Tuesday, April 15, 2008

Landing, with details

When we approached the booth at the Peace Arch border crossing, we explained that we were landing and our friend was accompanying us. After establishing that she was not being paid for her service ("she's just a generous friend with a car"), we were told to park the car and go into the building. The snow was in full winter-wonderland mode at this point -- on March 28 in a part of the world that doesn't get much snow any time of year. Welcome to Canada!

The only other "customer" was an irritated American who was upset that he had gone through this crossing many times before and had never received the further scrutiny he was today. The Canadian official was completely unimpressed and did not engage: "You're entering Canada and you're subject to questioning."

As you all know by now, landing is a very non-event. They looked at our landing papers and passports. They never asked about employment or settlement funds. They did not request photos (and I had them already done by London Drugs!). One person looked over our "goods to follow" list, but not in detail and there were no questions or comments. They stapled our household inventory spreadsheet to a form, kept a copy and gave us one.

They asked Alan and me, each in turn, the usual series of questions: Convicted of any crime? Ever denied entry to or asked to leave Canada? They asked us a few times to verify that we were, indeed, married. (I believe this had nothing to do with our being a same-sex couple, but rather issues of immigration fraud.) Sign here, sign there (don't touch the green box!), initial this, initial that.

The only glitch was that Alan's landing papers indicated that he needed to be under "medical surveillance" and there was no other documentation. We explained that we had thought that they would give us further direction (at the border) and they said, no, usually there was a specific form and an explanatory letter. We told them we did not receive anything other than what we gave them. Murmured consultation with colleagues. OK, let's fill out a generic medical surveillance form. You have to be seen within 30 days by one of these doctors on the Designated Medical Practitioners (DMP) list. But, they said, we were now landed and welcome to Canada.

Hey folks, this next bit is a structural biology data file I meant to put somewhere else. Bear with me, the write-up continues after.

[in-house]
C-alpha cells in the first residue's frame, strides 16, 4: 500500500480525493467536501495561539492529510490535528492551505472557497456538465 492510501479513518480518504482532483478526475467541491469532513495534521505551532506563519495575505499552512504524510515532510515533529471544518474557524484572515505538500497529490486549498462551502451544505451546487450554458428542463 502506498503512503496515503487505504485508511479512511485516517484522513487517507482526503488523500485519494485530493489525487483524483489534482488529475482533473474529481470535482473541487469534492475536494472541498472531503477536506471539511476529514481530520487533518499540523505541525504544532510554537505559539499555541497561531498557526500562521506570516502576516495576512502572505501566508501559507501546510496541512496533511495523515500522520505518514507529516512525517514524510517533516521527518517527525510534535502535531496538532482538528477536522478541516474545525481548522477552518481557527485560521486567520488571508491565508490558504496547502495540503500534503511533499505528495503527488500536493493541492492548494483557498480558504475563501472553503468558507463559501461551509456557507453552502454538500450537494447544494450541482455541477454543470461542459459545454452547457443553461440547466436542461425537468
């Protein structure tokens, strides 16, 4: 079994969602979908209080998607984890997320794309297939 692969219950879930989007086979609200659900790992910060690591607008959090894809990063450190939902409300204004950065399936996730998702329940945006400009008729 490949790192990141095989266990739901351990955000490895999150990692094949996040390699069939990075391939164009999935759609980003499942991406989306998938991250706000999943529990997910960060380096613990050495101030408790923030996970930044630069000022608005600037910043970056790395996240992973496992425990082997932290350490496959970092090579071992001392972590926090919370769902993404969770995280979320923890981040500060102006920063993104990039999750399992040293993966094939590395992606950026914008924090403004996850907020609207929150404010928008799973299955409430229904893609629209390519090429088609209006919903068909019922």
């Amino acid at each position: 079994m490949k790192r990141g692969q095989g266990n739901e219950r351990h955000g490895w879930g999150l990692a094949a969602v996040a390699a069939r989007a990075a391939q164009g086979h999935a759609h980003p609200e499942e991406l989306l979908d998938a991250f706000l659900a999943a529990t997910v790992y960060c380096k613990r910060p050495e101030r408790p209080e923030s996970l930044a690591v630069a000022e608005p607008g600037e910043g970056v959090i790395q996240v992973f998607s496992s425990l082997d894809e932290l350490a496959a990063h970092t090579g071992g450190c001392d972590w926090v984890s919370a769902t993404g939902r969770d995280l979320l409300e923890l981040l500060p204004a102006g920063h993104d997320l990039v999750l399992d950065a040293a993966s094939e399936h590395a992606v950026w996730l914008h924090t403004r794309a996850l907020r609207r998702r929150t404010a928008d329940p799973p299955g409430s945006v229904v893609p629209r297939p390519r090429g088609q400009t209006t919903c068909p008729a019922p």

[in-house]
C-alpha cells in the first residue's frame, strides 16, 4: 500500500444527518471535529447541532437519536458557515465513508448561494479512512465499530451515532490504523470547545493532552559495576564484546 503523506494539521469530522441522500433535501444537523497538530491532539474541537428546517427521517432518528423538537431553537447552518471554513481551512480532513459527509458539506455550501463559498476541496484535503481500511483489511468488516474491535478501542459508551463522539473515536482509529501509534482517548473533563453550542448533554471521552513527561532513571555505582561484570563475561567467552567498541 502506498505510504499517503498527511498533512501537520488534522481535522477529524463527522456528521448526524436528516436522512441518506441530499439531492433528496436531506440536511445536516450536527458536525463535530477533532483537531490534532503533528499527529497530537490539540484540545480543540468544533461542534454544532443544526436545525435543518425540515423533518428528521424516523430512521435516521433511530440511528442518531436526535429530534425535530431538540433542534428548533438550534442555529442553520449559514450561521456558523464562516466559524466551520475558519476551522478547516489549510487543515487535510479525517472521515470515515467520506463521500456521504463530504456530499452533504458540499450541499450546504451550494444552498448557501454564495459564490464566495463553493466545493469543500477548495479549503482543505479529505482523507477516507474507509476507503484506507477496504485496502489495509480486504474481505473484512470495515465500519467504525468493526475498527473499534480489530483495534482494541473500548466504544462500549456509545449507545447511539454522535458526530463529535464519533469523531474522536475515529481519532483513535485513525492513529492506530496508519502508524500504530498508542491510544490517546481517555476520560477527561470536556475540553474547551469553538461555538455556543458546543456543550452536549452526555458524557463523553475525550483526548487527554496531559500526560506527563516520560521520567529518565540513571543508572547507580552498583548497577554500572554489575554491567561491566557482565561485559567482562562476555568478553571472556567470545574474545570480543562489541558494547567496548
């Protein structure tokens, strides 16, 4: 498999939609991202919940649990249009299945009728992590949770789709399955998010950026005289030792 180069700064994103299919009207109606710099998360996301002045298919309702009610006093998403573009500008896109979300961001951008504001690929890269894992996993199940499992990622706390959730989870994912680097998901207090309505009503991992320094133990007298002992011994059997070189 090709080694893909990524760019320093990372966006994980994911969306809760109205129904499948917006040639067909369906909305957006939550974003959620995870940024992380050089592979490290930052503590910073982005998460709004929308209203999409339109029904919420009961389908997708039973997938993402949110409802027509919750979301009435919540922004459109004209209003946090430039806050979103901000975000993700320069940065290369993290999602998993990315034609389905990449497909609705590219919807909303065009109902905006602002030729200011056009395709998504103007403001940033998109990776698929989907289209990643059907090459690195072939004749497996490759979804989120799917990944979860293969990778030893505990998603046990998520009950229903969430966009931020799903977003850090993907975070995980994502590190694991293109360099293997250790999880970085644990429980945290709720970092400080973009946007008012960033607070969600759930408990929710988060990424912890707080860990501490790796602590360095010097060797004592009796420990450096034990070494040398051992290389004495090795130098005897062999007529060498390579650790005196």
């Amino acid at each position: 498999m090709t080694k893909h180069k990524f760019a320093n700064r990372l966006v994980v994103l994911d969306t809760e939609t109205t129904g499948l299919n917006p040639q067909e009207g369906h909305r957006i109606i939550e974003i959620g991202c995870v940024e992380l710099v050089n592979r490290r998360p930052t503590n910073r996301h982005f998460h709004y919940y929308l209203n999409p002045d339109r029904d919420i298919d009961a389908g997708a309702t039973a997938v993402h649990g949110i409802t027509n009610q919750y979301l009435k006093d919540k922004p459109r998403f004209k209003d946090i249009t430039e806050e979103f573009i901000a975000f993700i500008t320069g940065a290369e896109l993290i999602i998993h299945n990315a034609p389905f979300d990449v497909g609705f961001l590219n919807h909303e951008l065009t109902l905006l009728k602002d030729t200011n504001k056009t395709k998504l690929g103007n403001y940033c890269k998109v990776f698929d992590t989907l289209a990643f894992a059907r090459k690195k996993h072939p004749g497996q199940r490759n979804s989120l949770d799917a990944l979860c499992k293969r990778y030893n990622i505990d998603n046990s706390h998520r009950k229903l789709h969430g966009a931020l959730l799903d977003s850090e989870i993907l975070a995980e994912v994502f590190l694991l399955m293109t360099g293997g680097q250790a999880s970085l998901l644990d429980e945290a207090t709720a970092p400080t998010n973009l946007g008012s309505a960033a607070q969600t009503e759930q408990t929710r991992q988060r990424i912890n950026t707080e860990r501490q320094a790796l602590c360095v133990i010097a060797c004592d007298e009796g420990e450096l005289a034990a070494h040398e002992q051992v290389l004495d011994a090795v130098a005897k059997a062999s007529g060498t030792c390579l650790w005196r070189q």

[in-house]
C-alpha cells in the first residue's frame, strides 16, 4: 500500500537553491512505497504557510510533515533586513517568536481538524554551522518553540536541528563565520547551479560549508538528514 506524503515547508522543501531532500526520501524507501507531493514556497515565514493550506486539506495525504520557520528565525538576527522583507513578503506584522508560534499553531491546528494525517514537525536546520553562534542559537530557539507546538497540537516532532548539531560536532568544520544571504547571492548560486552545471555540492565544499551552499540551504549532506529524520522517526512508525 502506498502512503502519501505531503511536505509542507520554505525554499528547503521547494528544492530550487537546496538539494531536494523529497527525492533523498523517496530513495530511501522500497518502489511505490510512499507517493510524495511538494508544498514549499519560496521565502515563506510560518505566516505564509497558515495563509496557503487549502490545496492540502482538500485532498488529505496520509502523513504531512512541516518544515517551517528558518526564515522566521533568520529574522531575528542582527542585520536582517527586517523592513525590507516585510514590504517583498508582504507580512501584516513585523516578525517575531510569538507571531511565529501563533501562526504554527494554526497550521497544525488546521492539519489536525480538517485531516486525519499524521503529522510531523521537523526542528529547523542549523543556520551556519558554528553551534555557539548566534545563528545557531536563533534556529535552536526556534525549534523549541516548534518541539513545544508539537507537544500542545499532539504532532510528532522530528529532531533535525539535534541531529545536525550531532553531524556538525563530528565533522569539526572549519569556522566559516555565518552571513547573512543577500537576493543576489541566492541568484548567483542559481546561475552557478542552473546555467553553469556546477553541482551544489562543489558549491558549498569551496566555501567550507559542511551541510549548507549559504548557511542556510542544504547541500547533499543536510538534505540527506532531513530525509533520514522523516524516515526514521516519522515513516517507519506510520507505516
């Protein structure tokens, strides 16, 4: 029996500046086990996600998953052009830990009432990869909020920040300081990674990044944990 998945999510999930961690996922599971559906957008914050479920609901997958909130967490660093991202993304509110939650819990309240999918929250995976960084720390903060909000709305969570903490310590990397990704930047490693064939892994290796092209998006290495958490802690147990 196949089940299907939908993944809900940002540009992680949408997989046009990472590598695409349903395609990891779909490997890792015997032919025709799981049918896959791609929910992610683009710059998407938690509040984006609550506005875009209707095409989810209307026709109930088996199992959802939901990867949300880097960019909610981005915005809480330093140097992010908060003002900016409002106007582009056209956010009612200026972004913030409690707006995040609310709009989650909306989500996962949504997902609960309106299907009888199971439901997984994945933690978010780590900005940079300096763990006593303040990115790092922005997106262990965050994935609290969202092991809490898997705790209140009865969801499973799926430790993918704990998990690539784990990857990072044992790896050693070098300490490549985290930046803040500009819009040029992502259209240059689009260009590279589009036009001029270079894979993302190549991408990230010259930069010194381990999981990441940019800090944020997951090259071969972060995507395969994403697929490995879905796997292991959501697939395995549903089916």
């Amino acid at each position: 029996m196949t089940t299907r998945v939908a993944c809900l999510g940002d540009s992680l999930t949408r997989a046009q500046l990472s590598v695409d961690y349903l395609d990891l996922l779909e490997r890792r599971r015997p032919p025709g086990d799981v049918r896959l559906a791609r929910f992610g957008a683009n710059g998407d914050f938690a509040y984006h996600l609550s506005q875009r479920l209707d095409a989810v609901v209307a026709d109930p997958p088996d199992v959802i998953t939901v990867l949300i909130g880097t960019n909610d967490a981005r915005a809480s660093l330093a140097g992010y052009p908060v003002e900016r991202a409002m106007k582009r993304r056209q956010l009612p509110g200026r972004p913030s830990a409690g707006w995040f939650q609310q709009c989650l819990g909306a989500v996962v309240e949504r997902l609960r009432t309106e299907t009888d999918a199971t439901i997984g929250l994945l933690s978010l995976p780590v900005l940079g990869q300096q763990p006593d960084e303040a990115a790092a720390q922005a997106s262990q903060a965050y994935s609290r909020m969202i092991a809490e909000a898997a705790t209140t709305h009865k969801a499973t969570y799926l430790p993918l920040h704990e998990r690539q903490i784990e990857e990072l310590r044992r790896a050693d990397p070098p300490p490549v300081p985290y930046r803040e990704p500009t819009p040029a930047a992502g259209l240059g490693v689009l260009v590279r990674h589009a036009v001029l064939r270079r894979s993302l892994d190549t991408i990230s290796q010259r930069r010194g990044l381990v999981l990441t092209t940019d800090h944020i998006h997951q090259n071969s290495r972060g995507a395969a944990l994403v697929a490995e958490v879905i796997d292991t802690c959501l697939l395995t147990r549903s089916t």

We called the same doctor's office in Vancouver that we went to for our initial examinations in June of last year. I'll spare readers the back-and-forth of the following week. The bottom line is that we learned that we didn't have to see a DMP and that it would be a waste of time to do so. Alan needs to visit a provincial health clinic; the receptionist laughed when I said he needed to be seen within 30 days. "The CIC knows there is no way anyone can be seen in 30 days with our backlog. Don't worry about it." So we have an appointment in June and I'm going to see if we can push it to July. They really don't seem very concerned. ("Unless it's marked URGENT.")

When Alan is seen, he will have to do some more stuff and then come back in a few weeks for the results. At that time, the authorities will either clear him or ask him to come back in another year or something like that.

Now, gentle readers, you know that I do not like loose threads. But I am trying to let this one go. The clinic -- and, by the way, the woman was very nice, patient, and helpful -- was so un-concerned and no-big-deal. And we ARE landed.

After the border crossing, we did continue into Vancouver where we applied for our Social Insurance Numbers at a Service Canada office. The woman could not have been more pleasant. We left with our numbers and our cards would be mailed to the Canadian address we provided. (We now have them in hand; it only took a couple of weeks. Many thanks to Vancouver friend of "WEB" and "drf.")

Next, we rented a post office box as we use one here in Seattle and we thought it could be useful in Vancouver. (We did not use this address for the P.R. or SIN cards, though, because we didn't want them sitting in an unattended box.) An observation: It seems that post offices in Canada are usually attached to and run by private businesses (such as inside a drug store). I also need to get used to grams rather than ounces for weight and postal codes using letters. :-)

What took the longest was opening bank accounts. I don't know if this is standard in Canada, but we had to have appointments. We just showed up (as we would do in the U.S.); they didn't have a time slot available at that branch, but they arranged for us to meet with someone at another location. We were at that woman's desk for two hours, mostly because we don't have Canadian credit histories and they needed to remember how to check the U.S. system and translate the scores into Canadian. (I did ask -- very politely and out of curiosity -- why they needed a credit check when we were leaving our money with them and not borrowing. She said it was because we would be depositing and withdrawing funds from our accounts and there were situations that involved coverage and trust.)

Now that we've jumped through application hoops and landing hurdles, next up is the relocation dance ...